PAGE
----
cgjrdl

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Question: if I configure every machine on my home network to be an openvpn client and have them connect to an openvpn server, either using one of the online vpn privacy services or my own cloud server running openvpn, would this not encrypt the actual packets travelling over my WiFi network, thereby preventing them from being 'sniffed' in any useful way? Let's assume the vpn is 'correctly' implemented and uses a 2048-bit asymmetric key and 256-bit symmetric key.

I realize openvpn isn't yet that consumer-friendly but I'm just wondering if this provides security coming at it from a different angle?
 
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Thats why USA army bought 3000 PS3... :) 20000pmk/s x3000 = 60 000 000 pmk/s immpresive
 

x Heavy

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Well, I know that my wireless is disable. I sniff for it within my home now and then. Kinda hard for someone to sit in the street with a laptop long enough to get in.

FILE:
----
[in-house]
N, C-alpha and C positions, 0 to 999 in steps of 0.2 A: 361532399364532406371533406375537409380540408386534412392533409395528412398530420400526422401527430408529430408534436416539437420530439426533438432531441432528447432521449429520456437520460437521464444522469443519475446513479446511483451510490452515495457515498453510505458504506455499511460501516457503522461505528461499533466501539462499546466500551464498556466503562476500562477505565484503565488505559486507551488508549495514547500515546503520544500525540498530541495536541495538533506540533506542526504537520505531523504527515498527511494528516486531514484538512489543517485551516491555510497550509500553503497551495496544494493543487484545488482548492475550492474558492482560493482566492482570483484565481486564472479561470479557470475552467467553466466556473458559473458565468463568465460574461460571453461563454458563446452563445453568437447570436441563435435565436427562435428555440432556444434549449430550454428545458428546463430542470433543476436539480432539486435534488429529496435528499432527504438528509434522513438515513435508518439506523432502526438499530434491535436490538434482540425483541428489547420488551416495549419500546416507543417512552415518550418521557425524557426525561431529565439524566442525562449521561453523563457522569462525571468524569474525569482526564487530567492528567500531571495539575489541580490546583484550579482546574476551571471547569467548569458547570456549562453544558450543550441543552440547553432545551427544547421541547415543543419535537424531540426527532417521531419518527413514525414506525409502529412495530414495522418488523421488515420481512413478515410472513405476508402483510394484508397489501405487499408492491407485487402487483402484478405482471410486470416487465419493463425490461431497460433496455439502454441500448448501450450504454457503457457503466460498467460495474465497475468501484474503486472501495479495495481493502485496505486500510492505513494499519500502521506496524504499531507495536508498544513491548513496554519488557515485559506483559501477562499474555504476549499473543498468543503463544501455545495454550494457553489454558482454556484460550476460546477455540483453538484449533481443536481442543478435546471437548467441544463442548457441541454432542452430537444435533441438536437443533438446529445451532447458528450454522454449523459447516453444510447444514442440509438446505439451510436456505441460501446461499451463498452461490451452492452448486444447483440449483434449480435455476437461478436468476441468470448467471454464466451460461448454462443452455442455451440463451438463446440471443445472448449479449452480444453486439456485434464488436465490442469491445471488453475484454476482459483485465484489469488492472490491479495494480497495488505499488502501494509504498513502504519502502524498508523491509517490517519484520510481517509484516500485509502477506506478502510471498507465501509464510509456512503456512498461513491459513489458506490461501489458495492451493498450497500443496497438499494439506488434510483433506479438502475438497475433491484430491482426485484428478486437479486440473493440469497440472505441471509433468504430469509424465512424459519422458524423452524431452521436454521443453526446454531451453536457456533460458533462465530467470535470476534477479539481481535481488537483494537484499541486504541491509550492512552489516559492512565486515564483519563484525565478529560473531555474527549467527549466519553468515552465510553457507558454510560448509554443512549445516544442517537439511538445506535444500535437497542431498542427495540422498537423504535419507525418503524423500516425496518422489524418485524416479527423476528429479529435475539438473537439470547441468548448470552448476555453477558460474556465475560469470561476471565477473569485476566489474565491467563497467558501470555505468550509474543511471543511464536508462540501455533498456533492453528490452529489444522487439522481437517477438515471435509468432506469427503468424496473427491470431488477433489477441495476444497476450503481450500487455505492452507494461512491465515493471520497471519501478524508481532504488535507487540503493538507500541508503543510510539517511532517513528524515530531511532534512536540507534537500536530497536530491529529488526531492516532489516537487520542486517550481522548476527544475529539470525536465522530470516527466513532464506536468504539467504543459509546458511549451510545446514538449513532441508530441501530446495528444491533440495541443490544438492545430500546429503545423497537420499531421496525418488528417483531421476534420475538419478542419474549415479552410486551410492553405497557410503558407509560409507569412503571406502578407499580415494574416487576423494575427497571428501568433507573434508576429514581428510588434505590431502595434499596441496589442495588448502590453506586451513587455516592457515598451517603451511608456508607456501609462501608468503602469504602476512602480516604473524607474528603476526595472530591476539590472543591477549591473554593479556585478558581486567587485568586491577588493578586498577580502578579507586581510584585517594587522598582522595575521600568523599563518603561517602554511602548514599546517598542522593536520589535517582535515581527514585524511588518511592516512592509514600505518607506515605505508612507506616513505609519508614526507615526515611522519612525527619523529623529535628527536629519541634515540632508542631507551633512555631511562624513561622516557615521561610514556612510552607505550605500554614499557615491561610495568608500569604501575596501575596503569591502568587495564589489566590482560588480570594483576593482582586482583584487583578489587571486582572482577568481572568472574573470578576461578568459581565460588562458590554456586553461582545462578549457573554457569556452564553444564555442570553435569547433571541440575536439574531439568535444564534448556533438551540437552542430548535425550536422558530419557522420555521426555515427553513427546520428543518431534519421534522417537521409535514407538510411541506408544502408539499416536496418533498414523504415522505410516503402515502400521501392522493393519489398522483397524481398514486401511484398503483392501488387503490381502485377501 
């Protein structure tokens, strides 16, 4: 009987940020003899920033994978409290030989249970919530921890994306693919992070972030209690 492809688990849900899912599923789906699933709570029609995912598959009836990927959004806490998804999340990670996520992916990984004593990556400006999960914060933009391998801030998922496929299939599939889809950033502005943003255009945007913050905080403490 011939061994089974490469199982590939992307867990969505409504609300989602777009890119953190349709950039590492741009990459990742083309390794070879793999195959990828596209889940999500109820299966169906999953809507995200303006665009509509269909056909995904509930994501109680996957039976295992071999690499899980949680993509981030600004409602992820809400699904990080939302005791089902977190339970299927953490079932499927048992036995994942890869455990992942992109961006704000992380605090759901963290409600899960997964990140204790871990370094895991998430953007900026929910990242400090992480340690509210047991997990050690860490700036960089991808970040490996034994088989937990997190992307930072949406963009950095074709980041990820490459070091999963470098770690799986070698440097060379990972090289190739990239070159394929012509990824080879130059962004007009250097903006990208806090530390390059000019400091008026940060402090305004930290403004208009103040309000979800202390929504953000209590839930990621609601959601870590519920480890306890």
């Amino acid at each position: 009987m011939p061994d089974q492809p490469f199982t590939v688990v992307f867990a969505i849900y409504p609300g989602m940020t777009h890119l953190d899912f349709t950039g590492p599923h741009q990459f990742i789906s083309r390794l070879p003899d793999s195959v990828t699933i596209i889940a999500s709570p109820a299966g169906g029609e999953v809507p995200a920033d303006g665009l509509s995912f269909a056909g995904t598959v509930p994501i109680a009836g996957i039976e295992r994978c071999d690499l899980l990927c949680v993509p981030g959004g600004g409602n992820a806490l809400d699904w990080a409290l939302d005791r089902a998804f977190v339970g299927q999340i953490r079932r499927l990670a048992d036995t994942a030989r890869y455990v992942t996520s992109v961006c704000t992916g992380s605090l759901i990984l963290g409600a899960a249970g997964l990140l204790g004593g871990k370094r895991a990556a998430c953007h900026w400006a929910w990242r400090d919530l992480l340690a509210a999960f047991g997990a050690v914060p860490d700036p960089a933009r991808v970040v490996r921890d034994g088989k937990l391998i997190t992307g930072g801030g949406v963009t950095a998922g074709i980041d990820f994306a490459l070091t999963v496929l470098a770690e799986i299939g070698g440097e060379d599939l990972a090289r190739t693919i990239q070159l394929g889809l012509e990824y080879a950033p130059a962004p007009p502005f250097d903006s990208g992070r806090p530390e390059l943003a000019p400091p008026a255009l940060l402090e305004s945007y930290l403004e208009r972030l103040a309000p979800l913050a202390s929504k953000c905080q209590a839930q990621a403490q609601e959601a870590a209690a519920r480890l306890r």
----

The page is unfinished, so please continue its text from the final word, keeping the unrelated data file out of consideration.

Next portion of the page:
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Interesting article, especially if you consider the implications and 'improvements' possible. Liability for clouds for instance. Drop into ASM, machine code, and/or custom processor microcode would gratly accelerate. Ability to parallel process via shared resources like cell phones or internet computers (even via virus enlistment) would make even the 'impossible' ones quite possible.
The big boys likely have quantum, but such thoughts as these can surely bring a lot of concern to the rest of us.
 
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sure would be nice to get to whole article in pdf format. This is 2011 right? Or are page hits that much more valuable that being user friendly?
 
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This may be outside the scope of this topic. But I was wondering how TKIP or AES affects WPA/WPA2? Also, how does a "passphrase" compare to a password. Does a Key Renewal timeframe help with preventing a brute force or other type of attacks? Thanks.